The global climate crisis is triggering a shift in the way some banks lend money to chemical firms. Bankers are starting to give preferential borrowing rates to companies with good environmental performance. This is not happening because banks are moved by images of starving polar bears or news about deforestation and extreme weather. Instead, their calculations show that borrowers’ improving environmental performance equals less financial risk.
Financiers have picked out the specialty chemical firm Kemira as one of the early qualifiers. In a deal brokered earlier this year, the Finnish company stands to save millions of euros on €400 million (about $450 million) in revolving credit. Kemira is not alone. Over the past year, Stora Enso, Indorama Ventures, DSM, and Solvay became some of the first industrial companies to take sustainability-linked loans in what experts say is an approach that is set to become the norm.
Such a shift in banking practices could also create losers. Chemical companies that fail to meet agreed targets will be hit with a loan-rate rise. And signs are emerging that companies failing to meet international goals for sustainability, such as United Nations targets for greenhouse gas emissions, could be refused loans.
Companies seeking cheaper loans first have to convince banks that they are lower risk. To secure its savings, Kemira had to agree to meet three criteria: reduce greenhouse gas emissions by 20% by 2020 from a baseline year of 2012, ensure that at least half its revenue is from products that improve customers’ resource-use efficiency, and maintain its gold-standard sustainability rating, which it achieved with a 2018 score of 75 out of 100 from the environmental assessment firm EcoVadis.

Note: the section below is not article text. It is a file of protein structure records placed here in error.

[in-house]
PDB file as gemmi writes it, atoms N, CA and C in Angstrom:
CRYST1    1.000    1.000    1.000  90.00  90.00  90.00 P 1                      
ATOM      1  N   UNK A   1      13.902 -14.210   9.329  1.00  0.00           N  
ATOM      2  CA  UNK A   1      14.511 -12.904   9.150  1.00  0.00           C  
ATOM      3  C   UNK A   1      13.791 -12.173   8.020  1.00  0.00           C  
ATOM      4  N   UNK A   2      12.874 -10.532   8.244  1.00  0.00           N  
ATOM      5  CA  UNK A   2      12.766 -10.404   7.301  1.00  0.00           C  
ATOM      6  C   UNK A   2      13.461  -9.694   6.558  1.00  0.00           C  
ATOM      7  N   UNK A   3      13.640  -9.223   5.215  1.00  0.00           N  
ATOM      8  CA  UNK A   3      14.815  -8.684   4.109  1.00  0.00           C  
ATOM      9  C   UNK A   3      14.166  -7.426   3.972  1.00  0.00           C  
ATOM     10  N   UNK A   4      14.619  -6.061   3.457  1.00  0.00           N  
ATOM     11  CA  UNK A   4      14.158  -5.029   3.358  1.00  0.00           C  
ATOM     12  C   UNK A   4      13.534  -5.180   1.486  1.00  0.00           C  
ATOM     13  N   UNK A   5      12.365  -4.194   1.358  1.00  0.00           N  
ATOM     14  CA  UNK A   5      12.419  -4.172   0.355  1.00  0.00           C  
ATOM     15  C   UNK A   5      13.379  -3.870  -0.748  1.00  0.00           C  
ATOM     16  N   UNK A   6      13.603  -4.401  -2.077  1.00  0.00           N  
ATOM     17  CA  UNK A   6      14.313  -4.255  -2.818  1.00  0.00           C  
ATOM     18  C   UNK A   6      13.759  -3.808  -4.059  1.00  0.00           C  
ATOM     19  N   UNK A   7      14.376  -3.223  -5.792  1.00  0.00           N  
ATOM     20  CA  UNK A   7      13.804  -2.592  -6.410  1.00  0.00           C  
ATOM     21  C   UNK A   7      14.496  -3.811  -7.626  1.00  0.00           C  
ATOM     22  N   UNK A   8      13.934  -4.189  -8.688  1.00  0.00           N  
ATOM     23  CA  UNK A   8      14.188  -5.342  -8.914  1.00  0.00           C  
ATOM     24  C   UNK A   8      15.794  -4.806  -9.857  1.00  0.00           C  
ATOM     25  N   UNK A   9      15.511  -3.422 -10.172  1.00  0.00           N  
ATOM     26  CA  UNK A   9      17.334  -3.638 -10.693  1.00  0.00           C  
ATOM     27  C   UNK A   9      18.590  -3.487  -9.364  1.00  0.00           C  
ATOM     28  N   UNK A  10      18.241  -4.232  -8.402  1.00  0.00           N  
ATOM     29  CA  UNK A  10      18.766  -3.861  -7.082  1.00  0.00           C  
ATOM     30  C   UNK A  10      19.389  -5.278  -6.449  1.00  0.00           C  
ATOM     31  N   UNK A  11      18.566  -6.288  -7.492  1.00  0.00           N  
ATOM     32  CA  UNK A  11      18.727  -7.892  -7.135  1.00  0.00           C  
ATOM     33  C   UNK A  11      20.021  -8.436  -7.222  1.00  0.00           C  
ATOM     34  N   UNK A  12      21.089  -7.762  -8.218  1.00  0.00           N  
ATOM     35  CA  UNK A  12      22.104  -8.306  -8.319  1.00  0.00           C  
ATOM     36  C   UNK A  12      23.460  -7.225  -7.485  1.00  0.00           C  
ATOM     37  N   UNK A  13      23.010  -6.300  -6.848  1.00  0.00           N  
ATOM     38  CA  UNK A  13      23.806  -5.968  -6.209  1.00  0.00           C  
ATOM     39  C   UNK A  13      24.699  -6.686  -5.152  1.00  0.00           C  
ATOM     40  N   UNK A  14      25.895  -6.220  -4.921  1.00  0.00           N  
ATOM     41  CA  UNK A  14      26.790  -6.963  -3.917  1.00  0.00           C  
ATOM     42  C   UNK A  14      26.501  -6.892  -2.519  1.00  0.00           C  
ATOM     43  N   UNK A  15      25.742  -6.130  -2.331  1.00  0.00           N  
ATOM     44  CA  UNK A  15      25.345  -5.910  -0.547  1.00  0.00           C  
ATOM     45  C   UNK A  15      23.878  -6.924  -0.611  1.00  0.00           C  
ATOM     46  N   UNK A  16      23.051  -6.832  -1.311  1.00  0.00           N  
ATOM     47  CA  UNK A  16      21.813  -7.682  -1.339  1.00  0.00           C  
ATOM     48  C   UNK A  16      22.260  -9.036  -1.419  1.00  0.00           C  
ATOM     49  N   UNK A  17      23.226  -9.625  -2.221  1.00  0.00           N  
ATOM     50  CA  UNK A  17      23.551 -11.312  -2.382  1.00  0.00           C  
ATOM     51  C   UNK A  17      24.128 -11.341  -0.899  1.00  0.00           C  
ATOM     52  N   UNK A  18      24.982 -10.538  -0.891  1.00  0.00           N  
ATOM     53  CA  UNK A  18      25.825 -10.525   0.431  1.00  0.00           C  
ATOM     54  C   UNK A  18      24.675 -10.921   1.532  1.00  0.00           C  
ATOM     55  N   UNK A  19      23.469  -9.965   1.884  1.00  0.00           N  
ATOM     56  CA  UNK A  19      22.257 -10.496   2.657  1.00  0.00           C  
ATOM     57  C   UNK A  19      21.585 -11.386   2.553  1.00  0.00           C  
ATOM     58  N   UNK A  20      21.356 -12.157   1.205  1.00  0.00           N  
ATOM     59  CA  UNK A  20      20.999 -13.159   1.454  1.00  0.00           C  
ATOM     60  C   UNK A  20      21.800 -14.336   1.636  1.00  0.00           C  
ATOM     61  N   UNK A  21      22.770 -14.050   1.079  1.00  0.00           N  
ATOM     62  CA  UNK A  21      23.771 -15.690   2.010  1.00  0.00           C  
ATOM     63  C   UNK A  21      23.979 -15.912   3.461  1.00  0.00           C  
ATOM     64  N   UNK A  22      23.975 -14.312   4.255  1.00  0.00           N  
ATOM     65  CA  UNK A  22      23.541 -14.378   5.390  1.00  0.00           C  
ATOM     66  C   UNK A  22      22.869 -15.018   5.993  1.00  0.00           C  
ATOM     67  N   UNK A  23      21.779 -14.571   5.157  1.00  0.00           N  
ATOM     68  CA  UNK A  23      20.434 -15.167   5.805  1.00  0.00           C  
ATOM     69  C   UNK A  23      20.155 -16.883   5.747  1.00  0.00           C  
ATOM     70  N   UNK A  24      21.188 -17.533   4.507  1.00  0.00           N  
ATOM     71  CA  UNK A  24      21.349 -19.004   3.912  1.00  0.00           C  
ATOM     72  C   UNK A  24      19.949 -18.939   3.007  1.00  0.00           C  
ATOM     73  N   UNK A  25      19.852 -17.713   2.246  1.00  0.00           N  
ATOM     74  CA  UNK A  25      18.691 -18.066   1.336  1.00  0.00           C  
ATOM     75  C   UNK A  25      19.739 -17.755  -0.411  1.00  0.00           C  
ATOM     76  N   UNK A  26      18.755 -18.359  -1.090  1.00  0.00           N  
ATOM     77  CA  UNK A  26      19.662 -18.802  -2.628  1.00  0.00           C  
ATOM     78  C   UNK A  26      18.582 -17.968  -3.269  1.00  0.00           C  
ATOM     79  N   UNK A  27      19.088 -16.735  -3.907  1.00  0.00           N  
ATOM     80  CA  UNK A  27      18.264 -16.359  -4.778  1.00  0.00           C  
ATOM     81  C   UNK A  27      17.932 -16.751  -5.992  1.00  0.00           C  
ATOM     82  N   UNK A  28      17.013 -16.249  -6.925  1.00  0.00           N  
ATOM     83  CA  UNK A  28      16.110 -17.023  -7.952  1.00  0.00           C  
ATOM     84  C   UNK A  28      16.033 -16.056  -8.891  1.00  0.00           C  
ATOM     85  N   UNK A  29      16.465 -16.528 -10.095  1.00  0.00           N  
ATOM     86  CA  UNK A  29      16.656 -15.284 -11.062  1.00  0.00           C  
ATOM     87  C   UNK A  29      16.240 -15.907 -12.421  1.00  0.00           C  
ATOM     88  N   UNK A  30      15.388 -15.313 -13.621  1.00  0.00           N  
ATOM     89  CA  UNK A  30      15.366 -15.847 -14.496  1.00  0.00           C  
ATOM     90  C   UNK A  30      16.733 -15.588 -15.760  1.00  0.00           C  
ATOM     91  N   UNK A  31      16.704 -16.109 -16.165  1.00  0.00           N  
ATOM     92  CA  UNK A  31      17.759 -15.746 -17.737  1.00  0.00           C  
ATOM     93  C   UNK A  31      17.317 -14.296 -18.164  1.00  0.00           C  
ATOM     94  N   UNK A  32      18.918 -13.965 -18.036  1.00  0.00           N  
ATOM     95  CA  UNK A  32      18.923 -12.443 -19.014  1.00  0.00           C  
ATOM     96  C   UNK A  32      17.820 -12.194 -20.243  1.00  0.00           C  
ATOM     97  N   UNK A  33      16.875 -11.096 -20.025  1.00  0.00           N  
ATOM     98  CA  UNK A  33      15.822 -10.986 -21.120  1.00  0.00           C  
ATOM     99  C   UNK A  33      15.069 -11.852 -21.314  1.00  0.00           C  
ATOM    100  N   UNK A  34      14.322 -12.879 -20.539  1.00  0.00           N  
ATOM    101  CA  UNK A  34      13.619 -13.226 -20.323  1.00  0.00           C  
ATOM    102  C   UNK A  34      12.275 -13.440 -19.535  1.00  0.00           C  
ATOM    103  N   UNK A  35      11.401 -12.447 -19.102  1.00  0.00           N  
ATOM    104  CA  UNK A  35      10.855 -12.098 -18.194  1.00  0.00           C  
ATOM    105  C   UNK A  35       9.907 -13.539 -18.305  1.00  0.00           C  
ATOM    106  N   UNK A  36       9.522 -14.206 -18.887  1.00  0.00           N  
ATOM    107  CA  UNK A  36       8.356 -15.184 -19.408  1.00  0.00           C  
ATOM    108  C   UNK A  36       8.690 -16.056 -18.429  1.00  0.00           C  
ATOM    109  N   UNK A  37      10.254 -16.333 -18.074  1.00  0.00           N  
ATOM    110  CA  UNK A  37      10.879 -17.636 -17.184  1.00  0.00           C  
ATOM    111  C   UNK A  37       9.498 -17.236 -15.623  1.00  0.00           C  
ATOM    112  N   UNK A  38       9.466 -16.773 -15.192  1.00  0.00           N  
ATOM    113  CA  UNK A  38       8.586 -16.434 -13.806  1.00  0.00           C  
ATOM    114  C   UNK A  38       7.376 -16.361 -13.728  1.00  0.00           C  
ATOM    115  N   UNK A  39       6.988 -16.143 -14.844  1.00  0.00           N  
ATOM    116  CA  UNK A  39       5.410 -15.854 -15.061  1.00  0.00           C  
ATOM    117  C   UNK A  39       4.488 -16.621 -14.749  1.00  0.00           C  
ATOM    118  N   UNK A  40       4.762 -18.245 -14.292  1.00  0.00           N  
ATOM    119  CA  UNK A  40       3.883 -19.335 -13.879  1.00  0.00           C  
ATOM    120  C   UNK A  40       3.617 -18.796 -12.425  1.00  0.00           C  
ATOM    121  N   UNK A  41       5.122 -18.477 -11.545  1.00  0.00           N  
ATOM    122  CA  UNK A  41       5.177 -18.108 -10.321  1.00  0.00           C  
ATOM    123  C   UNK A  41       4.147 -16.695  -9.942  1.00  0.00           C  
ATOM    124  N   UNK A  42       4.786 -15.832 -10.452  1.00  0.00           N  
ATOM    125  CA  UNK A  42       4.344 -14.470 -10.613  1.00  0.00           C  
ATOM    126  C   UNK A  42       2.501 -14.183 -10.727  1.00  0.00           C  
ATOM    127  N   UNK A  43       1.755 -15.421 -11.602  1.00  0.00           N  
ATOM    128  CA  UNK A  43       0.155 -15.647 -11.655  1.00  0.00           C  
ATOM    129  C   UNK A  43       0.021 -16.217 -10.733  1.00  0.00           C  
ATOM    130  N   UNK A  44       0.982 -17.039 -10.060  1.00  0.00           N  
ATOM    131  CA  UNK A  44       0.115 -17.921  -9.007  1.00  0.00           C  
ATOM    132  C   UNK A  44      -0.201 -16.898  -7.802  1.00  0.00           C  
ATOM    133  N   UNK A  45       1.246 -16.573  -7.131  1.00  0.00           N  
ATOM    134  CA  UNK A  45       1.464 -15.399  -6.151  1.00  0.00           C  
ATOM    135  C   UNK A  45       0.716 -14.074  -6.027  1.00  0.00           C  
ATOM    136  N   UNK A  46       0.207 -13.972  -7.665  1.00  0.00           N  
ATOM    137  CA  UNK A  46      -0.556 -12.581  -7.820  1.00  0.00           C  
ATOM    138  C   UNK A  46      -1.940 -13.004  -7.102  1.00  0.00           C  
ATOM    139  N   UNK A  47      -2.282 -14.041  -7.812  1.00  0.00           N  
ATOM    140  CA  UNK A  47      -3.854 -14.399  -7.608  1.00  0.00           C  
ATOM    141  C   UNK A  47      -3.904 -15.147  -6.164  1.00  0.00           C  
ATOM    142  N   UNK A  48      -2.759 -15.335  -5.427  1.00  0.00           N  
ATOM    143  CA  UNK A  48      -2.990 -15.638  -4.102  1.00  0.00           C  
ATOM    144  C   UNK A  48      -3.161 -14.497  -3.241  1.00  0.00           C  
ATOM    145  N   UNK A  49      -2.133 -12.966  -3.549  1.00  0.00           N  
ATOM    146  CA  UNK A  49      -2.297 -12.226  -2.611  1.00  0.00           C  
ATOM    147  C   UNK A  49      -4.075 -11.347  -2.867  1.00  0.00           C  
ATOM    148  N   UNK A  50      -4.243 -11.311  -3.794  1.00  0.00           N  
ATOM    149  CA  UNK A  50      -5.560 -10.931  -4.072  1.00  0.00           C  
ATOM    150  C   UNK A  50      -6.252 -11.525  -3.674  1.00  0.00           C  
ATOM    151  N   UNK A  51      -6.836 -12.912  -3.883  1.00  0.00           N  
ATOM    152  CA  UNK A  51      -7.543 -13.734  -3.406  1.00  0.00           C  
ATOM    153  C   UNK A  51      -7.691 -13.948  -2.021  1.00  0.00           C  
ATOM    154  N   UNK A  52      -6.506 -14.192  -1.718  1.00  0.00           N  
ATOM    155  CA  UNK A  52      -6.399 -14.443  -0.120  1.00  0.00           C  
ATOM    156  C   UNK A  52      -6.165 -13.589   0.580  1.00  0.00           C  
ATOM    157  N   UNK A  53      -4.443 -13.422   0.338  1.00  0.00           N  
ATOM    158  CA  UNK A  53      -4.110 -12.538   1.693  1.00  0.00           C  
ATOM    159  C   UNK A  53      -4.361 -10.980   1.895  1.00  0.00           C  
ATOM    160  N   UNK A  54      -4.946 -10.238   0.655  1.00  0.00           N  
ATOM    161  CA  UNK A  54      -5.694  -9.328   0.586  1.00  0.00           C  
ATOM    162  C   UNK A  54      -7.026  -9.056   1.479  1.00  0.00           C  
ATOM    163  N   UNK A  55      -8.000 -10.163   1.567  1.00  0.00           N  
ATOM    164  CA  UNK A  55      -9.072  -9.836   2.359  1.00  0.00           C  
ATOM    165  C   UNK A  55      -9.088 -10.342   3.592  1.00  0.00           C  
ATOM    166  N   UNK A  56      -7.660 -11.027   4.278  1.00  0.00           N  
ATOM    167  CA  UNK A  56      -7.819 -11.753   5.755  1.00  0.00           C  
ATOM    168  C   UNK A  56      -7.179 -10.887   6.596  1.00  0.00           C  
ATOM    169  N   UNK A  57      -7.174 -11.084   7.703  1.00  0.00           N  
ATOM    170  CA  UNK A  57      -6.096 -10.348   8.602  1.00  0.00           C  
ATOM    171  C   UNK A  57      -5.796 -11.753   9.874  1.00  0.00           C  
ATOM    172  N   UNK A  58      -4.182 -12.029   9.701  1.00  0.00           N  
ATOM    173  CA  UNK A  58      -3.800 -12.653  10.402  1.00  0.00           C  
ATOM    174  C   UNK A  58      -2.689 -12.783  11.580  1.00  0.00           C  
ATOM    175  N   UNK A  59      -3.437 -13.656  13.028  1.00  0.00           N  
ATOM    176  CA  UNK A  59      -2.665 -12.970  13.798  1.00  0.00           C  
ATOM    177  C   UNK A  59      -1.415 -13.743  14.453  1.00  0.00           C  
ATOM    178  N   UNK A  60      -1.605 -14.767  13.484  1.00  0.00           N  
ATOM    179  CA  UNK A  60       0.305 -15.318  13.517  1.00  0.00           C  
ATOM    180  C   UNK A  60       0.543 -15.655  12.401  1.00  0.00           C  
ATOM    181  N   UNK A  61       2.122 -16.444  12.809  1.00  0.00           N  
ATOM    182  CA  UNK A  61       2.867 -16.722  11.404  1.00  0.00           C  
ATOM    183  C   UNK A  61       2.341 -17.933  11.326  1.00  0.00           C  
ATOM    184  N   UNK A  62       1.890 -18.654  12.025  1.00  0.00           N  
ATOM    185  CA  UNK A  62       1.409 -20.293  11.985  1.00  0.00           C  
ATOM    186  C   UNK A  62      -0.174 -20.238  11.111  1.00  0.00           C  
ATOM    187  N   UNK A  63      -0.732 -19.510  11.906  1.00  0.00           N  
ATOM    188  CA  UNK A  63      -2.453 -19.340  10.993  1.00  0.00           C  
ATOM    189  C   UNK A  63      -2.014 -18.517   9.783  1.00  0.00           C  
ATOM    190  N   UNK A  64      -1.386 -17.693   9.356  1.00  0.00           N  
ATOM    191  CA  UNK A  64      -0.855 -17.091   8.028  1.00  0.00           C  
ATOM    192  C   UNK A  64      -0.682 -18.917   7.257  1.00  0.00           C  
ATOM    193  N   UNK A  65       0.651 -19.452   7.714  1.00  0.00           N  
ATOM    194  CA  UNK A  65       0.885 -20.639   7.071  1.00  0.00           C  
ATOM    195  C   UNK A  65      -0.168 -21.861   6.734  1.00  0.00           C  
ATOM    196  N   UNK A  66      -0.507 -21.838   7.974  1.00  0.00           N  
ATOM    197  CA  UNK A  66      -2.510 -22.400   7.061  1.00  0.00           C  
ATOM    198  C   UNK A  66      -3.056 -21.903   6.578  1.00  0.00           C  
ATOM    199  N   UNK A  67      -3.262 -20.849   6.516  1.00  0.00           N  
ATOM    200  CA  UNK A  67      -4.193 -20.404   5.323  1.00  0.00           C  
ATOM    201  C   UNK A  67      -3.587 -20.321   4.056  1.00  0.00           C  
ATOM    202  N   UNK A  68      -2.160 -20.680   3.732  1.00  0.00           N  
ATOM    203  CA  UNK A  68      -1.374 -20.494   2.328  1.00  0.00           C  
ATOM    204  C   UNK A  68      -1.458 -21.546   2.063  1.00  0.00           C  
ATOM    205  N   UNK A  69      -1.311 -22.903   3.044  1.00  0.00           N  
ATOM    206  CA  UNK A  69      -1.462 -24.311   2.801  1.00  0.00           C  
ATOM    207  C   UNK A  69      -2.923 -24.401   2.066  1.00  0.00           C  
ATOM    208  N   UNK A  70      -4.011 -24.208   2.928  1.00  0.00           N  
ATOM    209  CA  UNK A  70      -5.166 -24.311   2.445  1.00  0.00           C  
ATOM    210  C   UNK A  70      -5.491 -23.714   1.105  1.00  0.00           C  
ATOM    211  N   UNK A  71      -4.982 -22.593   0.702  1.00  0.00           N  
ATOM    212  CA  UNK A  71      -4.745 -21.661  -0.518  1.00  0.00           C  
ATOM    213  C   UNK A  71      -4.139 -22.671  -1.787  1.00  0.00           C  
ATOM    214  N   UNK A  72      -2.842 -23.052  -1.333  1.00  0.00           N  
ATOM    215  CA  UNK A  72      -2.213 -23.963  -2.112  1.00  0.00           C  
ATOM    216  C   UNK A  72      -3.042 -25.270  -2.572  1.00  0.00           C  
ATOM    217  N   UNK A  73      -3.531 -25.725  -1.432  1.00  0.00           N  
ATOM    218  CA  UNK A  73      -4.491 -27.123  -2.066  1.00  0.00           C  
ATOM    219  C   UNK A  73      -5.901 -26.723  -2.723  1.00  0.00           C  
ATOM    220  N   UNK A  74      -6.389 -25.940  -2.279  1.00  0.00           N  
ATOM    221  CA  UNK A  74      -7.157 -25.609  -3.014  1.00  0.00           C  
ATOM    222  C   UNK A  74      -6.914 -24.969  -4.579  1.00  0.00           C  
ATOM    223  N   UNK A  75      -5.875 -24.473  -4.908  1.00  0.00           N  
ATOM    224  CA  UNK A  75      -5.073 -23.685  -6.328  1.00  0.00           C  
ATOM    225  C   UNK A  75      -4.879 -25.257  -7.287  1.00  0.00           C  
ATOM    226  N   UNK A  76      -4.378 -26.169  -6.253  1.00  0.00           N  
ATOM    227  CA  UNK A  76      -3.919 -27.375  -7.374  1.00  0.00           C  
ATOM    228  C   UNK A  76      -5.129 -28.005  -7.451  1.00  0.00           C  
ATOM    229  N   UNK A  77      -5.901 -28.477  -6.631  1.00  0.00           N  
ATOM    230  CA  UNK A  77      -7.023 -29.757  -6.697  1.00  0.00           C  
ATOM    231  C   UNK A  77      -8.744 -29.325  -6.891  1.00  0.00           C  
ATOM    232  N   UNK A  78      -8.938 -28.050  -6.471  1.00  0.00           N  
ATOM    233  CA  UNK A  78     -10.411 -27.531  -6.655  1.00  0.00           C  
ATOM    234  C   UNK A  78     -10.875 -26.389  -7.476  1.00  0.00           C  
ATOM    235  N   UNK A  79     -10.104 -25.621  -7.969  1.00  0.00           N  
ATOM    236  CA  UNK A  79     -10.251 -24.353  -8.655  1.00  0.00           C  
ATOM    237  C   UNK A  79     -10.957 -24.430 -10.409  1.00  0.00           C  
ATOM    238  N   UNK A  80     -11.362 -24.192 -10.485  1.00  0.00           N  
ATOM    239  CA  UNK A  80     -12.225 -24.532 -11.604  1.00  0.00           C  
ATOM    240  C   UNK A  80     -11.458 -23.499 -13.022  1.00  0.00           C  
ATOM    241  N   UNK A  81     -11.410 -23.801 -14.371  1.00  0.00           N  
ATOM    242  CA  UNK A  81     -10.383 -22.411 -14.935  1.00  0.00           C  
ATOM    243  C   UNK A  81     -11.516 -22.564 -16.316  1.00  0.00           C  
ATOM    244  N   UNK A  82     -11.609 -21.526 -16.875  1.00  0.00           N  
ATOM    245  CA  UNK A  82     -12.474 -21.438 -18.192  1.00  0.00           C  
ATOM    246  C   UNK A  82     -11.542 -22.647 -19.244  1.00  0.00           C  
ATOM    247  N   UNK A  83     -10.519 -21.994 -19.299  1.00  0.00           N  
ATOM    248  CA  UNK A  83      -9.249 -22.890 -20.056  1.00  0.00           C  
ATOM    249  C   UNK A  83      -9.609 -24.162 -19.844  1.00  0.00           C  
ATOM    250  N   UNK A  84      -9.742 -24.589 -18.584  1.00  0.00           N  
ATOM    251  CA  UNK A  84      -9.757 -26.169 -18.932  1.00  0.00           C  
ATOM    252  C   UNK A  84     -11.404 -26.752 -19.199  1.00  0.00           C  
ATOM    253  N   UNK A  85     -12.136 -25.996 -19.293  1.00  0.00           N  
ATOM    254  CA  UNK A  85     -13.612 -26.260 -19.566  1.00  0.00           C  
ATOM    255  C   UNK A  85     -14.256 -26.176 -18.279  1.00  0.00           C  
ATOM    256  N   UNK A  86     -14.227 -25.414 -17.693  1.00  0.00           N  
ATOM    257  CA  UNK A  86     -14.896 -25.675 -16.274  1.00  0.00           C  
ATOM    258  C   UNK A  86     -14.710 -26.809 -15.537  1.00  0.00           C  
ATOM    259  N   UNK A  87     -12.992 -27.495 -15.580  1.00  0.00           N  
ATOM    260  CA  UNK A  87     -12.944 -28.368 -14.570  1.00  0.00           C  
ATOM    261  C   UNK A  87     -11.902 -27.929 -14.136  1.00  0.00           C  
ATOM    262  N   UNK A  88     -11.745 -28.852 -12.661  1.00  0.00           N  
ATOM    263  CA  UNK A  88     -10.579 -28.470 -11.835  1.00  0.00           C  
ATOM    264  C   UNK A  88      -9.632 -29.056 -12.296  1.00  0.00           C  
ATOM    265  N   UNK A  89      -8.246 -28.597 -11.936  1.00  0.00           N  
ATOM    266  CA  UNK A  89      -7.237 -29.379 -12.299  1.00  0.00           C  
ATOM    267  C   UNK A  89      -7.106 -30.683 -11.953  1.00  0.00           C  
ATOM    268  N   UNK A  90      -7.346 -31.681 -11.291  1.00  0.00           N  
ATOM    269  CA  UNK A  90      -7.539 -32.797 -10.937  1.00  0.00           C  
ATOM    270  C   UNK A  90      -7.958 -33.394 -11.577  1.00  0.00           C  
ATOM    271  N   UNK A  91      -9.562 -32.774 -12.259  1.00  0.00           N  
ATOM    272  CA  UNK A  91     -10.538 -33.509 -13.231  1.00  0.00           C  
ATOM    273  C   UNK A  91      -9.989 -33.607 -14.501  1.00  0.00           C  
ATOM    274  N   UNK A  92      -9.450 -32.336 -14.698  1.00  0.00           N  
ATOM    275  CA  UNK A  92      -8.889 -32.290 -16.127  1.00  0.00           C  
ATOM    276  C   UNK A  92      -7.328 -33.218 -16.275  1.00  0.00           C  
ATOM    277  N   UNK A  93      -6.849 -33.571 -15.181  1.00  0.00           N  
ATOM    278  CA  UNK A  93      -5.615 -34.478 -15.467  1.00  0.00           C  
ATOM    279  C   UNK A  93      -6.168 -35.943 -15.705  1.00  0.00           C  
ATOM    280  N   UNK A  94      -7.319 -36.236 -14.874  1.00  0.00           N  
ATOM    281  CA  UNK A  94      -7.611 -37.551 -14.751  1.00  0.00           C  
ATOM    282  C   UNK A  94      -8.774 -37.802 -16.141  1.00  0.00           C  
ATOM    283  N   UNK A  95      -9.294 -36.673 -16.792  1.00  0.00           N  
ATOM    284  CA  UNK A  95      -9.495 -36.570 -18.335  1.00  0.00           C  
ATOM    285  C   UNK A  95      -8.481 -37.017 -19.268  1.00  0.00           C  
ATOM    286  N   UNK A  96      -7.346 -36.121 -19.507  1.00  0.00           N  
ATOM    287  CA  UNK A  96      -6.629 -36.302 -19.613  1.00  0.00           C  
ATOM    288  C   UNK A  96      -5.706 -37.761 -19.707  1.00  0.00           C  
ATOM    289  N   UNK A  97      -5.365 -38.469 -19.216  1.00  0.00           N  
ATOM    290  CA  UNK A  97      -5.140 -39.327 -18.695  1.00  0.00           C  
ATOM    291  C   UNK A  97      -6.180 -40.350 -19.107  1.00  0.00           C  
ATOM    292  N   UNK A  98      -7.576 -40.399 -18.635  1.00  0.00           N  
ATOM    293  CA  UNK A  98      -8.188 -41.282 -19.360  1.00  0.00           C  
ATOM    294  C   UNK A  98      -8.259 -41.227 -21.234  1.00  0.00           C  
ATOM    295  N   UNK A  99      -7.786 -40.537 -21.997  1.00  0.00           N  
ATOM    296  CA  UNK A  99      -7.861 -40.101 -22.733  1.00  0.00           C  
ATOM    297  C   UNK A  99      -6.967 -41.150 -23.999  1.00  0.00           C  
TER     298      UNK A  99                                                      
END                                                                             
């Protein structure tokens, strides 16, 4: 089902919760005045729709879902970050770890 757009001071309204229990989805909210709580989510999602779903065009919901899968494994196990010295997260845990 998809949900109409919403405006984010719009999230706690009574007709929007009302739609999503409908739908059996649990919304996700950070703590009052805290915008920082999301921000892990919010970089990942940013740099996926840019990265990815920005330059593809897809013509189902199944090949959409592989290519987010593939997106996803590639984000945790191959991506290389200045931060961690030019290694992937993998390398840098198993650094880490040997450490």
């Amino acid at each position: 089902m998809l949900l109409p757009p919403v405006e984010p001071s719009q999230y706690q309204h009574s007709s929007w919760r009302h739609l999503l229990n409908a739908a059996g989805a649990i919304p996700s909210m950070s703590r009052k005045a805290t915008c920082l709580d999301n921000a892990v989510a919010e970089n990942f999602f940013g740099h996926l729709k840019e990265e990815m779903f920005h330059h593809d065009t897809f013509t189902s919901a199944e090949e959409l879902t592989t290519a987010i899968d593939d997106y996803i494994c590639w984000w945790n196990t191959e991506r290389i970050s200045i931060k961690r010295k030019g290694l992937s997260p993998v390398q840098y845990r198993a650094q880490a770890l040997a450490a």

“This is a win-win for Kemira and our financiers. We get access to a discount if we meet all our sustainability targets, and the banks in the long run get a lower risk profile for their investment,” says Petri Castrén, Kemira’s chief financial officer. The European banks involved in the Kemira loan deal include Danske Bank, BNP Paribas, and Swedbank.
Early indications at Kemira show that the benefits of taking a sustainability-linked loan are more than financial. The Finnish company is becoming more proactive in the way it develops sustainable innovations, claims Rasmus Valanko, the firm’s director of corporate responsibility. This has benefits for Kemira’s brand and customers, he says.
The Kemira deal came together after the firm’s finance executives heard how the Finnish paper-and-chemical company Stora Enso raised 6 billion Swedish kronor (over $600 million) in 2019 from green bonds. Unlike money from a loan, money raised from green bonds must be spent on sustainable projects. In Stora Enso’s case, the firm is spending the money to acquire a share of the Swedish forestry firm Bergvik Skog.
The Science Based Targets initiative has assessed and approved Stora Enso’s plan to reduce greenhouse gas emissions. Recognition by the consortium of nonprofits is considered a seal of approval that a company’s projected emission cuts are in line with keeping the global temperature increase below 2 °C compared with preindustrial levels.